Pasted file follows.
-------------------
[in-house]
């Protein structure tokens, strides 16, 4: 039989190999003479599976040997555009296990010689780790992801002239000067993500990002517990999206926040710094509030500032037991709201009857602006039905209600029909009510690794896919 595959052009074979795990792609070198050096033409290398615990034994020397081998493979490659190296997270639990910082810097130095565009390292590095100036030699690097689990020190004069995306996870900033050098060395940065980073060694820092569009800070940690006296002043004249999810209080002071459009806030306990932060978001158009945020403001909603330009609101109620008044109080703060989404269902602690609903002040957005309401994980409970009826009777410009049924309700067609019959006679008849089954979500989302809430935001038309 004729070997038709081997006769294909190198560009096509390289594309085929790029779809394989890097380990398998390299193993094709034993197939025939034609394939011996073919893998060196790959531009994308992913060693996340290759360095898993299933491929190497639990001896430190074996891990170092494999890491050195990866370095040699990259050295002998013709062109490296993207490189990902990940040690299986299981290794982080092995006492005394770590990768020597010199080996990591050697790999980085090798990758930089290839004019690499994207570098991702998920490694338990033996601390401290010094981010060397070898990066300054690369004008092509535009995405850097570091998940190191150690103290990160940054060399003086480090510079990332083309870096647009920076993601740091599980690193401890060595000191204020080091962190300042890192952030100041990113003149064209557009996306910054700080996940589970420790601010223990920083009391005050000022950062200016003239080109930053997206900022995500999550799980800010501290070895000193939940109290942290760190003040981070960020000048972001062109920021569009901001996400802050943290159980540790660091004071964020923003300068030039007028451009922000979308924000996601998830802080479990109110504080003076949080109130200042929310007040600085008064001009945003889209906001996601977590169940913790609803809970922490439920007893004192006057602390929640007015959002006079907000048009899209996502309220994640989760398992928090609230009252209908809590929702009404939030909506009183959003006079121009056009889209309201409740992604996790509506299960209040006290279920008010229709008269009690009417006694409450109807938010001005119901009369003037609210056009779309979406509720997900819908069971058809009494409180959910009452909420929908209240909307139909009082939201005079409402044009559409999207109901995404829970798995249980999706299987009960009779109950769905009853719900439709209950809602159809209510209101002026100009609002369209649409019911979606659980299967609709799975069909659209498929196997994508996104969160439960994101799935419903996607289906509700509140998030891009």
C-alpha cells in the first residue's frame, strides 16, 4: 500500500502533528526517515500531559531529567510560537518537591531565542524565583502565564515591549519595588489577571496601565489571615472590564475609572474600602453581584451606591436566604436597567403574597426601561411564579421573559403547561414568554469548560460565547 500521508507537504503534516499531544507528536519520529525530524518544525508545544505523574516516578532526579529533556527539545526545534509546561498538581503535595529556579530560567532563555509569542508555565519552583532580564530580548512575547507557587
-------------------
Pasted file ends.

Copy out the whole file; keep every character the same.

[in-house]
């Protein structure tokens, strides 16, 4: 039989190999003479599976040997555009296990010689780790992801002239000067993500990002517990999206926040710094509030500032037991709201009857602006039905209600029909009510690794896919 595959052009074979795990792609070198050096033409290398615990034994020397081998493979490659190296997270639990910082810097130095565009390292590095100036030699690097689990020190004069995306996870900033050098060395940065980073060694820092569009800070940690006296002043004249999810209080002071459009806030306990932060978001158009945020403001909603330009609101109620008044109080703060989404269902602690609903002040957005309401994980409970009826009777410009049924309700067609019959006679008849089954979500989302809430935001038309 004729070997038709081997006769294909190198560009096509390289594309085929790029779809394989890097380990398998390299193993094709034993197939025939034609394939011996073919893998060196790959531009994308992913060693996340290759360095898993299933491929190497639990001896430190074996891990170092494999890491050195990866370095040699990259050295002998013709062109490296993207490189990902990940040690299986299981290794982080092995006492005394770590990768020597010199080996990591050697790999980085090798990758930089290839004019690499994207570098991702998920490694338990033996601390401290010094981010060397070898990066300054690369004008092509535009995405850097570091998940190191150690103290990160940054060399003086480090510079990332083309870096647009920076993601740091599980690193401890060595000191204020080091962190300042890192952030100041990113003149064209557009996306910054700080996940589970420790601010223990920083009391005050000022950062200016003239080109930053997206900022995500999550799980800010501290070895000193939940109290942290760190003040981070960020000048972001062109920021569009901001996400802050943290159980540790660091004071964020923003300068030039007028451009922000979308924000996601998830802080479990109110504080003076949080109130200042929310007040600085008064001009945003889209906001996601977590169940913790609803809970922490439920007893004192006057602390929640007015959002006079907000048009899209996502309220994640989760398992928090609230009252209908809590929702009404939030909506009183959003006079121009056009889209309201409740992604996790509506299960209040006290279920008010229709008269009690009417006694409450109807938010001005119901009369003037609210056009779309979406509720997900819908069971058809009494409180959910009452909420929908209240909307139909009082939201005079409402044009559409999207109901995404829970798995249980999706299987009960009779109950769905009853719900439709209950809602159809209510209101002026100009609002369209649409019911979606659980299967609709799975069909659209498929196997994508996104969160439960994101799935419903996607289906509700509140998030891009």
C-alpha cells in the first residue's frame, strides 16, 4: 500500500502533528526517515500531559531529567510560537518537591531565542524565583502565564515591549519595588489577571496601565489571615472590564475609572474600602453581584451606591436566604436597567403574597426601561411564579421573559403547561414568554469548560460565547 500521508507537504503534516499531544507528536519520529525530524518544525508545544505523574516516578532526579529533556527539545526545534509546561498538581503535595529556579530560567532563555509569542508555565519552583532580564530580548512575547507557587